Each year, the awards recognise the best social and financial education projects, this time with a new international category and a new leading role: the transformative power of tools at the service of society

There is a well-known Chinese proverb that says "give a person a fish and they will eat today; give them a rod, teach them to fish and they will eat the rest of their lives". The message is clear: direct assistance generates dependency and is short-sighted, whereas providing tools is useful for empowering those in need so that they can overcome their complex situation permanently. This was precisely the message conveyed by the winners, finalists and participants in the latest edition of the CECA Obra Social and Financial Education Awards, award ceremony that was held this past Tuesday at the organisation's head office in Madrid, organised, as in previous years, jointly by CECA and El Confidencial.

The ceremony was hosted by Juan Carlos López, Head of Sustainability and Stakeholder Relations at CECA, and Elena Hita, a contributor to this media outlet, and featured Carlos Sánchez, Deputy Director of El Confidencial, and Antonio Romero, Corporate Director of Association Services and Resources at CECA. In addition to the award winners and their representatives, the gala brought together the members of the jury, made up of experts from the Ministry of Economic Affairs and Digital Transformation, the Bank of Spain, the National Securities Market Commission, Fundación Lealtad, Spainsif, Complutense University of Madrid, Instituto de Salud Carlos III, Funcas and El Confidencial, who had to evaluate a total of 71 nominations.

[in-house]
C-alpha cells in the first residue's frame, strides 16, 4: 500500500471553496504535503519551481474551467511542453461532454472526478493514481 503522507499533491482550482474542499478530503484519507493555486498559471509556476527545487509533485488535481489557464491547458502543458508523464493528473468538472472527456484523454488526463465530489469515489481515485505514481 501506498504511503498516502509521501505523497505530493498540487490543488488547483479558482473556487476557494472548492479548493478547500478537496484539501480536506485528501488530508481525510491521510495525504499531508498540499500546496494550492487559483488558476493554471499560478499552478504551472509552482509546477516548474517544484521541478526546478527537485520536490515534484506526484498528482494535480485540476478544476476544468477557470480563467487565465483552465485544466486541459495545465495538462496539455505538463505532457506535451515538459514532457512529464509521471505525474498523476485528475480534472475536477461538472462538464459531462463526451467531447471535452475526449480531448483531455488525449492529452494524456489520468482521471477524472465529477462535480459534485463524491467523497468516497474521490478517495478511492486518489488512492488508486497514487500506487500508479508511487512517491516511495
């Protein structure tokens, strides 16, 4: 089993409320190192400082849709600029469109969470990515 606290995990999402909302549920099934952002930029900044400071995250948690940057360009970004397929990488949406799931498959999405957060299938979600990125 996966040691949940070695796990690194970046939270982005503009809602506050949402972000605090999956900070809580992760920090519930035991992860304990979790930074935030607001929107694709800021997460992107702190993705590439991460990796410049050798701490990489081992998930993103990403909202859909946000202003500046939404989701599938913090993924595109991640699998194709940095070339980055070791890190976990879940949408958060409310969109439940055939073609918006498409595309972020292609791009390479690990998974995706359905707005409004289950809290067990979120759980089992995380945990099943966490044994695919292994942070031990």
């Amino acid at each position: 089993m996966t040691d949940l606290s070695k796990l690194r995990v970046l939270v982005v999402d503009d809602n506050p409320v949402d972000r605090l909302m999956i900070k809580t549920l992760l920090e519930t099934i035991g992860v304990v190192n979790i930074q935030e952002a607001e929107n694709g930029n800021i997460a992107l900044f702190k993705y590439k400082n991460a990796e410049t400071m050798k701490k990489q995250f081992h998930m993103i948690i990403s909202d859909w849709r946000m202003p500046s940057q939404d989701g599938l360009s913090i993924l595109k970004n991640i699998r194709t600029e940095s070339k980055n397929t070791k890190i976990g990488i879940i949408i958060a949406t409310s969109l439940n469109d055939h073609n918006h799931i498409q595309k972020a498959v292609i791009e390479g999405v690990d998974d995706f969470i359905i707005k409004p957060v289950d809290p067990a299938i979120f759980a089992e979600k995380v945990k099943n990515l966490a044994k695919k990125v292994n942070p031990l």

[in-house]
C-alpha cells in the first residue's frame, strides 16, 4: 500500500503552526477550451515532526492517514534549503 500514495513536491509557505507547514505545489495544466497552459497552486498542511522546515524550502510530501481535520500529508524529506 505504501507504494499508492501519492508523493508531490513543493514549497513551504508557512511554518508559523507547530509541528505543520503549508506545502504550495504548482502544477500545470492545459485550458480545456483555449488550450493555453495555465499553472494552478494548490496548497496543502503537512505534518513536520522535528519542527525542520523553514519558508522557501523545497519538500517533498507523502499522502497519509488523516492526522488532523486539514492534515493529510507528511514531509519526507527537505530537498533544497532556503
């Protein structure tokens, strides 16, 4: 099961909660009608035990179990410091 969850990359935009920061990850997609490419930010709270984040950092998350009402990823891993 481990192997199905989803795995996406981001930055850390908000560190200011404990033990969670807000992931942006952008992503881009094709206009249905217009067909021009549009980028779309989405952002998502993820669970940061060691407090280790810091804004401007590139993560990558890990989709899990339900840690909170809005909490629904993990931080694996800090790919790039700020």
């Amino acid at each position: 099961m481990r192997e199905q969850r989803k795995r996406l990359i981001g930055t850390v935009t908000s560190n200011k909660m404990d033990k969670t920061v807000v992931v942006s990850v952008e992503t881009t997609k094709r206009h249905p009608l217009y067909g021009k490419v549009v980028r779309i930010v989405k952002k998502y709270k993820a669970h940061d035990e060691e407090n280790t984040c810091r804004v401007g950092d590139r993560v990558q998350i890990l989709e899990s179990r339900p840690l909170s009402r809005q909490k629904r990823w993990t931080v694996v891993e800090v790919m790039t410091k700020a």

[GALLERY | Click here to see the full gallery of the event]

As in previous years, the awards were divided into two main categories: Obra Social and Financial Education, although the main novelty of this edition was the inclusion of an honorary award with the aim of recognising Social Initiative and International Trajectory. This new award went to Fundación Grupo Social, a Colombian organisation with 112 years of history. Its Chairman, Juan Carlos Gómez Villegas, who was following the event via streaming, explained to the audience that the organisation "works with a promotional approach, not a welfare approach, because we want to empower people so that they become the administrators of their own development".

In addition, Gómez Villegas pointed out that Fundación Grupo Social possesses a special characteristic: it owns several companies and not the other way around, as is usually the case. This implies that these companies "focus on contributing to overcoming the structural causes of poverty". In parallel, he clarified that one of these firms "is Banco Caja Social, a prominent bank in Colombia that is oriented towards the base of the pyramid, that is, it seeks to help people with lower incomes, as well as smaller companies".

The social commitment of entities

In the Obra Social category, the special jury award went to the Family needs Family campaign, from Fundación la Caixa, designed for people who arrive in our country in a situation of forced displacement, as is the case of Ukrainian families. "This project was commissioned directly by the central government and would not have been possible without the collaboration and help of the 18 entities that worked with us in the four selected cities", said Marc Simón, the organisation's deputy director general. "Thanks to them, we were able to get more than 4,500 families to offer themselves, of which we validated almost 600 and, in the end, 300 families were able to take in Ukrainian families", he said.